For decades, schools and districts across the country have searched for ways to improve student academic performance and close the achievement gap. Articles and books have been written and educators continue to implement strategies proven to work with all children, regardless of their socioeconomic backgrounds. Successful school and district teams know that the solution to improving student performance and closing the achievement gap is simple—-, they must “T2O”… Teach to the Objective, not merely explain a concept or skill. There is a big difference. Students retain and transfer information when teachers tell them what they are going to learn and why, as well as why a skill or concept is important to learn, Teachers who use T2O achieve optimal student achievement.
To achieve optimal student results, schools and districts must do more than analyze data and identify needs. They must align, plan, and decide when and how to effectively teach the standards. Effective teachers use processes to teach all skills and concepts (including tier 2 and 3 intervention) that helped students to learn, retain, and transfer skills and concepts. They align the lesson materials, strategies, and they know how and when to monitor and adjust their lessons to meet the needs of their students. They anticipate issues that might occur for students during the lesson.
Not only do effective teachers use organized, aligned, high quality lesson plans at the correct level of difficulty, but they use a process to ensure the retention and transfer of skills and concepts, as well as monitor and adjust their instructional strategies throughout the lesson. Effective teachers know the difference between ‘teaching a skill or concept’ and ‘explaining a skill or concept’. They take pride in knowing that student learning is contingent upon good, aligned, high quality instruction.
The key to student success is to teach so that students learn, retain, and transfer skills and concepts taught rather than memorize them for a short time, and then forget them.
Research shows that teaching for learning involves engaging students in the learning process and making lessons relevant. There is evidence proving that teachers who analyze data, identify needs, align standards, preplan lessons, and implement T2O at the correct level of difficulty (Webb/Bloom), increase students’ chances of retaining what they learn and transferring it to new learning.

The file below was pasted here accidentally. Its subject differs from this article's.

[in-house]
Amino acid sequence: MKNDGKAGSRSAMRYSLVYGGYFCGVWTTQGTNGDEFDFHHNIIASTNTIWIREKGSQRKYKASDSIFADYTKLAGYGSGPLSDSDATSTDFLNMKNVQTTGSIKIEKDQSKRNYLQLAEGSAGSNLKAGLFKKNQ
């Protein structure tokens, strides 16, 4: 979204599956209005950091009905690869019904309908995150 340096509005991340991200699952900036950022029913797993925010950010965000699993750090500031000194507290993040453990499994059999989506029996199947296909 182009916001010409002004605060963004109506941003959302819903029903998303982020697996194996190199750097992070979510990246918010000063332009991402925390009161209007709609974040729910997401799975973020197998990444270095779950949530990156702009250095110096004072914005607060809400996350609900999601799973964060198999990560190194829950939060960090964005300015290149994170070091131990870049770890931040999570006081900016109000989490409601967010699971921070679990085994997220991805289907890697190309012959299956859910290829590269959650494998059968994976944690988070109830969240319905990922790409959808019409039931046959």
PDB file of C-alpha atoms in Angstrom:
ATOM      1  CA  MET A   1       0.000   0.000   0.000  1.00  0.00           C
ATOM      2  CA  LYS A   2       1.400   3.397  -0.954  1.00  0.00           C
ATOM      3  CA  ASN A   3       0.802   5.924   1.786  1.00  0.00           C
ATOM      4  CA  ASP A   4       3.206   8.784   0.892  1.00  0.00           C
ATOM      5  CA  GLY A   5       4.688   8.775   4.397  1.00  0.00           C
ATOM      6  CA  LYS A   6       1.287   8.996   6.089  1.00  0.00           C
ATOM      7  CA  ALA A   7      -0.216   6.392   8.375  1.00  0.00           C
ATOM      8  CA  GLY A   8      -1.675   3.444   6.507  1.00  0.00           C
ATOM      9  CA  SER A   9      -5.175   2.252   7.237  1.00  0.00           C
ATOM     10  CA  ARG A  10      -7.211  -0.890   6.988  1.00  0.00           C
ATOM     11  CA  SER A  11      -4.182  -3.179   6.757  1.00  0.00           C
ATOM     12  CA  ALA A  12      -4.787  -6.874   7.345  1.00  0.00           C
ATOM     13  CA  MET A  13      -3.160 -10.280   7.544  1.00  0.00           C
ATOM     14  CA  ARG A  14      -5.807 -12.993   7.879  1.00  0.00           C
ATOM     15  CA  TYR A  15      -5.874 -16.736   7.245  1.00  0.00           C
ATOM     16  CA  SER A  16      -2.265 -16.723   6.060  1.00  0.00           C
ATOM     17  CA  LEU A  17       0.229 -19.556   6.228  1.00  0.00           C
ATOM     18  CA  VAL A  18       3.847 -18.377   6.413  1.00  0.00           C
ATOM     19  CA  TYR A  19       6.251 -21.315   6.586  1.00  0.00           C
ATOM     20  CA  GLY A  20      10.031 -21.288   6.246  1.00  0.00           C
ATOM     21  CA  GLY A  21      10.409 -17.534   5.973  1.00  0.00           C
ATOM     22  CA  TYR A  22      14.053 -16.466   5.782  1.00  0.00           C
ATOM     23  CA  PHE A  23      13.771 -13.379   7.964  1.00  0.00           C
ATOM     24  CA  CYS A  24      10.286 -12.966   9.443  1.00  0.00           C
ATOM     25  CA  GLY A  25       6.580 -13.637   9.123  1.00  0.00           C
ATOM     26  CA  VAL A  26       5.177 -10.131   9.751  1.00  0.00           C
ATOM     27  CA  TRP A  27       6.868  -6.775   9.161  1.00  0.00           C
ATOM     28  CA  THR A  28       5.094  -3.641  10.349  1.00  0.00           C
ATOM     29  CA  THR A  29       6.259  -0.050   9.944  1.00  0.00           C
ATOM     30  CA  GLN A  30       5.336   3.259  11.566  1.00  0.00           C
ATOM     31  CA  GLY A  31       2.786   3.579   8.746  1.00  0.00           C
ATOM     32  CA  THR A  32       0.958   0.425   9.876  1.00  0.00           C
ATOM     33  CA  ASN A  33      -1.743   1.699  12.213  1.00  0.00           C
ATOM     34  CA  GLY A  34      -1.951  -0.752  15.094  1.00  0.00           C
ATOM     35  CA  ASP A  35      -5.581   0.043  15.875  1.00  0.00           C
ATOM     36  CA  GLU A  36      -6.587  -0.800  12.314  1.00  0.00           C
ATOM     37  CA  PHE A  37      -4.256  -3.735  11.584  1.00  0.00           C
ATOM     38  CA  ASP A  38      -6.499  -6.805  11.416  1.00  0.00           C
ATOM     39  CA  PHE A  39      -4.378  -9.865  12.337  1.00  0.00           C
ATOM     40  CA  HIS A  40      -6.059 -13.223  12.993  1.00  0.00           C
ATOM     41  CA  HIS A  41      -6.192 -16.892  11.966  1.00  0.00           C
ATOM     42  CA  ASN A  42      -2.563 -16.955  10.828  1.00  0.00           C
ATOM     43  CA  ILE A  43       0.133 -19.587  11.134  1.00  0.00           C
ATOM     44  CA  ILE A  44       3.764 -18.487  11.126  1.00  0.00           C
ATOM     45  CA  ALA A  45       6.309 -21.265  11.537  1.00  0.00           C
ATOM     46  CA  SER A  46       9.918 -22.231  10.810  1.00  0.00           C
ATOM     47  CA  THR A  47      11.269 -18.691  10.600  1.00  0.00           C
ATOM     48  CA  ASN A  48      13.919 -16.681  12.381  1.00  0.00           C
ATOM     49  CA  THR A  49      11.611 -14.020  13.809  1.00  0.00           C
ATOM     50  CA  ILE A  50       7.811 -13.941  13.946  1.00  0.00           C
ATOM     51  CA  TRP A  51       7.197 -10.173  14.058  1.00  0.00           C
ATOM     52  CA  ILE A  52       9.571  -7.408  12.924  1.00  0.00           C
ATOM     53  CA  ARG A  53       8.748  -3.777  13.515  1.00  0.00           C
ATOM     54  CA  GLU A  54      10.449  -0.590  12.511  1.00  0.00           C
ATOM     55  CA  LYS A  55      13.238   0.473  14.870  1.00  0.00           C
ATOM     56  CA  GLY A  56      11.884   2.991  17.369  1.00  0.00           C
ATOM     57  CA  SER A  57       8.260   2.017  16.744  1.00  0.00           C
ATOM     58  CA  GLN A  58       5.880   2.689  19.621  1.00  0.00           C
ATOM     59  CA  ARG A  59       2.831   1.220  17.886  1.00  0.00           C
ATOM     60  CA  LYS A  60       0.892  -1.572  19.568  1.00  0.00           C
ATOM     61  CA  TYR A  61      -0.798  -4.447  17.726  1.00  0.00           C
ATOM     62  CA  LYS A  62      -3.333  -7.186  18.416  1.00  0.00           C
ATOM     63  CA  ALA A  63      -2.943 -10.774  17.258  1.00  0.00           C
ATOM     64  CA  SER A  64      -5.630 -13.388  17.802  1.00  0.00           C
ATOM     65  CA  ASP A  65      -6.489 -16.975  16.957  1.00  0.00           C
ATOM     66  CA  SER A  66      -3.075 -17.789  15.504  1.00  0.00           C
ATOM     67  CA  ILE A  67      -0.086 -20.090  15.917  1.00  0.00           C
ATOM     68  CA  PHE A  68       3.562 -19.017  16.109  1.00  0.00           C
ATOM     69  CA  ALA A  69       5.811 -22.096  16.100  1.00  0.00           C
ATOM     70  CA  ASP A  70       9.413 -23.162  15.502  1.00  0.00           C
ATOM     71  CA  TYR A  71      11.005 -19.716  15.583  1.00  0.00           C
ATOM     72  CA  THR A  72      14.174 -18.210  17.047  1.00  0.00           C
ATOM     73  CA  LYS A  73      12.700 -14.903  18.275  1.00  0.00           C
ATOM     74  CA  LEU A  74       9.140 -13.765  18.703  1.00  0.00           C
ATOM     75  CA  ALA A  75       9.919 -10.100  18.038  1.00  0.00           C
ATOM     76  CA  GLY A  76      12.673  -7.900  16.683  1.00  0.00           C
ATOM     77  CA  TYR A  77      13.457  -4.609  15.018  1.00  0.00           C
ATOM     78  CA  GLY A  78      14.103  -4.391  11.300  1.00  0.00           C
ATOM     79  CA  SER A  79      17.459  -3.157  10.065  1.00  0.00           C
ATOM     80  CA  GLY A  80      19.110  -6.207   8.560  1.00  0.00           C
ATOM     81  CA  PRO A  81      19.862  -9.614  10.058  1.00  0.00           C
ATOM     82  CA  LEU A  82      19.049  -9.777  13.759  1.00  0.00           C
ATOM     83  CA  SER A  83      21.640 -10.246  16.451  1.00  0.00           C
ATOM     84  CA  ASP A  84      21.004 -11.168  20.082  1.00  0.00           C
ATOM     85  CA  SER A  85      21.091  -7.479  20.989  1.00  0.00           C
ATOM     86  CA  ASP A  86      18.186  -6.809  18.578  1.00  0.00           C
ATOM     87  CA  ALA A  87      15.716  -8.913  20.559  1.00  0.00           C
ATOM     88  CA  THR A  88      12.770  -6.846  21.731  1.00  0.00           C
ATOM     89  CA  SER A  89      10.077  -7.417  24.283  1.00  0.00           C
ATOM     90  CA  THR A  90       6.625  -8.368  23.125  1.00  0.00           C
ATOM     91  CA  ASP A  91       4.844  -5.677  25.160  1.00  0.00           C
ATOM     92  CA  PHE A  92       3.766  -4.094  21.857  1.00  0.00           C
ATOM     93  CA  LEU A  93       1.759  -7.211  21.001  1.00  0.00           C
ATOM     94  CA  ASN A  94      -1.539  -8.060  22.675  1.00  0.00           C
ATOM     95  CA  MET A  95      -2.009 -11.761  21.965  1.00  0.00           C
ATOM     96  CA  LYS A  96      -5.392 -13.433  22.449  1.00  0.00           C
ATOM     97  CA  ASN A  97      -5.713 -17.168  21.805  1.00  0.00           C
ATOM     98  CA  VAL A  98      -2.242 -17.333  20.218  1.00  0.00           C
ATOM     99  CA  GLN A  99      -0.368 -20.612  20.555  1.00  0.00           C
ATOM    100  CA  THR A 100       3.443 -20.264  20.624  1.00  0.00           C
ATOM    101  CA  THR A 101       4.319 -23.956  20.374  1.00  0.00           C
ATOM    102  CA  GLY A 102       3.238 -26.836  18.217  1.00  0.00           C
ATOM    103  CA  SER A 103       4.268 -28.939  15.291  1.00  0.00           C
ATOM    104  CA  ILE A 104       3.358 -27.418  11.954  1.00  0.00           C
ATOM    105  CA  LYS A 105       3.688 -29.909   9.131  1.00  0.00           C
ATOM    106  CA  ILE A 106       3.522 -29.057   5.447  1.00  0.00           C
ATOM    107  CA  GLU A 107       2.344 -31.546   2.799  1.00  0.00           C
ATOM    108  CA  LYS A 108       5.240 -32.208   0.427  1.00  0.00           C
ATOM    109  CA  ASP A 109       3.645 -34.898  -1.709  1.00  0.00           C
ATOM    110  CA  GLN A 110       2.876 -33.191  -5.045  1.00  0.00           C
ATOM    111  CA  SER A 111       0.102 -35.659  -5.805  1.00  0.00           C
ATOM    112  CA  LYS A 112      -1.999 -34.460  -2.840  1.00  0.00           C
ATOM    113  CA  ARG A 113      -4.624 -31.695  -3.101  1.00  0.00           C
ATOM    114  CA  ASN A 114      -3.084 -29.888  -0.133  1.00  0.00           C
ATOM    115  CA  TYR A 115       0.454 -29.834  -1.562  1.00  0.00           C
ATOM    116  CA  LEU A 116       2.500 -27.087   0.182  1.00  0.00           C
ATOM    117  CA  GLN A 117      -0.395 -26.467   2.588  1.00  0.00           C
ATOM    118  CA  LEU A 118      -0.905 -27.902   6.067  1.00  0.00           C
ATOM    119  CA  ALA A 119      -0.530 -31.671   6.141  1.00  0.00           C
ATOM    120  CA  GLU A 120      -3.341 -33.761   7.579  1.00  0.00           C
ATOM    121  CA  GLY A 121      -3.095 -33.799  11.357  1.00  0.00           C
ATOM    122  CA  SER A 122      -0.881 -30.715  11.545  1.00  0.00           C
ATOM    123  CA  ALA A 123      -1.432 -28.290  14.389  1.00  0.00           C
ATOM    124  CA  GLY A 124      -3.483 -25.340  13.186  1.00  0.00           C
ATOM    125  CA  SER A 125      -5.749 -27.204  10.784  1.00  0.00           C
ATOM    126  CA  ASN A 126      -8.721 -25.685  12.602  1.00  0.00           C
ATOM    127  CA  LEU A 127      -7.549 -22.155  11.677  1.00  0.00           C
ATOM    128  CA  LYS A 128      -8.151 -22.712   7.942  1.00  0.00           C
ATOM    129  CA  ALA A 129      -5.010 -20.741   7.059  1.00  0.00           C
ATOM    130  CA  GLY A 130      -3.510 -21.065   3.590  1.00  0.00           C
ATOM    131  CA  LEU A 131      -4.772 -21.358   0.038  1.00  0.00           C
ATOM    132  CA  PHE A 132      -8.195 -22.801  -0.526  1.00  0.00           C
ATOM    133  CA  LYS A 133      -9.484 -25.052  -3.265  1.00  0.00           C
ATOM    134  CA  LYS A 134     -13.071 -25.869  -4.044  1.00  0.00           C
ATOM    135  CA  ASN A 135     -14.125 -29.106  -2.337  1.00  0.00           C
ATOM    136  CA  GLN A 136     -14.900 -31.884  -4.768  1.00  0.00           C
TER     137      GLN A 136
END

For example, if the standard requires students to Form and use regular and irregular plural nouns, the teacher cannot simply assign tasks that require students to repetitively identify or match regular and irregular plural nouns, Students must be taught how to form and use regular and irregular plural nouns. When do you add “s or es,” or, what to do if the noun ends in “f or fe,” or nouns that change vowels, etc.? Not only must the teacher make the lesson understandable, but he or she must make it relevant. Teachers must decide how to help students connect with the learning, as well as how it will benefit them. When lesson relevancy is established, students are motivated to learn. Teachers should tell or help students understand why they need to learn to form and use irregular verbs. Or, how they will use regular and irregular plural nouns in life. This will help students retain and transfer their knowledge of the skill or concept taught.
In 1987, the Madelyn Hunters’ process for teaching and learning, was established as an effective teaching and planning tool. More than 30 years later, Madelyn Hunter’s Direct Instruction process for teaching remains just as effective as a teaching for learning tool. Schools and districts who achieve measurable and optimal success at closing achievement gaps, report that their teachers routinely implement a research-based process like Hunter’s DI model.
There is ample research indicating that schools in which teachers make sure their lessons are completely aligned with the standards and use research-based processes to teach, get better results. Additionally, research shows that when teachers use processes like T2O, and Hunter’s DI model, students perform better on summative tests because they know more, they can do more, they understand more, and they are able to apply more of their knowledge.
About the Author: Carolyn Goode was assigned as principal to lead the lowest performing school in a large urban school district. Under her leadership, the school became a national award winning model for school improvement and student achievement across the state.